written by David Steffen
Axiom Verge is a Metroid-style exploration and action side-scroller shooter game released on Steam in 2015 by Thomas Happ Games LLC.
The game starts after Trace is the victim of a lab accident, and wakes up in a mysterious alien world with no memory of how he got there. He begins exploring, with the guidance of a mysterious voice in his head that knows more about his situation than he does. As he goes he finds an arsenal of new weapons and items that both help in combat and help unlock new areas of the map that weren’t reachable before. As he explores wider and wider he finds out more about why he is here and what he is meant to do.
16-bit style graphics, nice enough for what they are. Amusing to have glitchy visuals as an intentional visual effect.
I didn’t use the audio too much (you can play the game without it which I often will), but the soundtrack is decent, again seems to be inspired by Metroid with its moody soundtrack. The weapon and monster sound effects I thought were kindof annoying, just as well that I usually play muted.
Decent platformer shooter challenge. If you’re into exploration you can use that to reduce the challenge, because you will find new and interesting weapons and health upgrades and power upgrades and so on. I didn’t get anywhere near finding every item, so if you were very thorough that would your ability to survive and win the game better. (Conversely if you wanted to increase the challenge, could intentionally avoid grabbing unnecessary items)
One of my favorite aspects of these games is that you will reach a place in the map where you are obstructed because you don’t have the appropriate item to pass an obstacle yet. So you are rewarded if you kindof keep track of what kind of obstacle you saw where because then once you find the item you can head back and find whatever your reward is for passing the obstacle.
If you end up dying somewhere, you are reincarnated without losing any progress–any map you explored, any items you collected are retained. I found that reduced the possible frustration, but I suppose it reduced the challenge to some extent as well since there is little penalty for dying.
Certainly some story which unrolls bit by bit as you defeat bosses and find some sympathetic entities that need your assistance. It’s fairly light on story, you don’t have to really pay attention to the story to move forward, you just have to keep on exploring and fighting bosses and etc. The story there is is fine, I didn’t find it hugely compelling but I was entertained enough by the game I didn’t care. There was one segment of the game where the story really took the forefront, transforming a level into a hallucinogenic nightmare–which both cranked the challenge way up and it was interesting to see what they did with it.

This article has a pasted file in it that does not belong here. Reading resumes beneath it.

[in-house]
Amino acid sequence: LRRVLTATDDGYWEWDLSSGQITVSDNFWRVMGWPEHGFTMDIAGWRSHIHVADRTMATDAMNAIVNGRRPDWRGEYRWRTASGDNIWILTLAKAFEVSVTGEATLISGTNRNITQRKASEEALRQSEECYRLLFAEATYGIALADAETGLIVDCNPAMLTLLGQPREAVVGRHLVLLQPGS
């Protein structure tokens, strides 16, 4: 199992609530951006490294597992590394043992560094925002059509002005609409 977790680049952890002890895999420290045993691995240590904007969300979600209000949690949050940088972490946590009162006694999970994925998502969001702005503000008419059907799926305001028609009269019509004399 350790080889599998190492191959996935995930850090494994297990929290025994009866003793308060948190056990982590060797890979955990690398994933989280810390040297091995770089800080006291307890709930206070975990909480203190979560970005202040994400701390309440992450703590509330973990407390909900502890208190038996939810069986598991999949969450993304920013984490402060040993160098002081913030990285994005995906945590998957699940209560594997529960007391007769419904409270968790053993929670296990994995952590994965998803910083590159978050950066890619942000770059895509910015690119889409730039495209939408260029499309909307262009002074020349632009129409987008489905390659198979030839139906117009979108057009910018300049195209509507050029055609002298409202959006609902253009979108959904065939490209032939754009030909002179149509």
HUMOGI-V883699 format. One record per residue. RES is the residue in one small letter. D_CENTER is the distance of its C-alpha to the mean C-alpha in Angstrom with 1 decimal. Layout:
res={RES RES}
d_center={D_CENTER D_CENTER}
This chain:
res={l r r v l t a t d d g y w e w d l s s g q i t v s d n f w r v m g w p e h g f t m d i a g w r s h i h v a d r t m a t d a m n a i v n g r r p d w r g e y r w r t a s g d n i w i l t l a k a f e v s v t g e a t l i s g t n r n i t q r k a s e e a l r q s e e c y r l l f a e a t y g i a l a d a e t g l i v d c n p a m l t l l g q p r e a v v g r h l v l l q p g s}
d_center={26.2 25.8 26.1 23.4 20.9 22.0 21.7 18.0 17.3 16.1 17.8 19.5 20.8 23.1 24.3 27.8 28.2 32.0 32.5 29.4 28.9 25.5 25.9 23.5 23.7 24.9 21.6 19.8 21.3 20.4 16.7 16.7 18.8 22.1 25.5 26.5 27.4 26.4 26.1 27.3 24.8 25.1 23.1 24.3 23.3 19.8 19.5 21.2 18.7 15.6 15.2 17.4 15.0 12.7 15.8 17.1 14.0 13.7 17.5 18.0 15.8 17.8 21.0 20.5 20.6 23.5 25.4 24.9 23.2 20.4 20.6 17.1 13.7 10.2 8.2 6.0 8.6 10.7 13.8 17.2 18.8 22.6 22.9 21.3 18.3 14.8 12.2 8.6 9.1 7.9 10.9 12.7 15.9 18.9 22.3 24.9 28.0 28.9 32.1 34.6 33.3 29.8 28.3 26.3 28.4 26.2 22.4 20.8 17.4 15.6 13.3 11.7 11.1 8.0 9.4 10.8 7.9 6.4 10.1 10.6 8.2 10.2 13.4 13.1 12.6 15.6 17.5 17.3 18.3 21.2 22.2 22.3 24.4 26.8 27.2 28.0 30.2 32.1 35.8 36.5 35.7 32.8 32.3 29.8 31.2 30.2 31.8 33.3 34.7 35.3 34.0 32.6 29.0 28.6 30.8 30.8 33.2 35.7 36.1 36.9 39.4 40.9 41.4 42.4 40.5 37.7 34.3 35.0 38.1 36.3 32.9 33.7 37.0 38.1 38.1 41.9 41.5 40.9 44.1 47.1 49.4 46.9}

Very quick game bootup. You can quit the game at any time and it will save your progress, your map exploration and item acquisition and bosses you’ve defeated and etc, so it’s pretty easy to put down. But the next time you start the game you will still start at the last save point you visited, so it may take you some time to get back to the point on the map you were at. So it’s easy to put down, but you may have to retreat to get exactly back where you were.
Pretty standard controls for this kind of game, easy to get used to.
You could keep playing to try to find all of the map and all of the items if you’re into that sort of thing.
The game is clearly heavily inspired by Metroid, so much of its format it owes to that. I did appreciate that the game designers didn’t just copy everything from Metroid–the weapons are newly designed, the items to get through obstacles and that sort of thing are all original and it’s interesting to see where they’re going.
So, very familiar format based on a very well known game, but enough original pieces to make it worth playing.
I expect this varies wildly based on how completionist you are about map exploration, how efficient you are at remembering what parts of the map have what kind of obstacle, and how good you are at the action sequences (to require more exploration to beef up your stats).
Usually I grab my Steam time on the game for this value, but it is telling me only 3 hours and I know that’s not right–the in-game is telling me more like 12 hours which is probably closer. (But I didn’t try for completionist, I did explore the map as widely as I could as I went but didn’t worry about trying to get every single thing).
If you dig Metroid style platformer-shooters you should enjoy this game (and if you don’t know what a Metroid style platformer-shooter, it’s not a bad choice to be the first of its type you’ve played). Action, gradual map exploration as you find items that unlock new areas, fun stuff. $20 on Steam.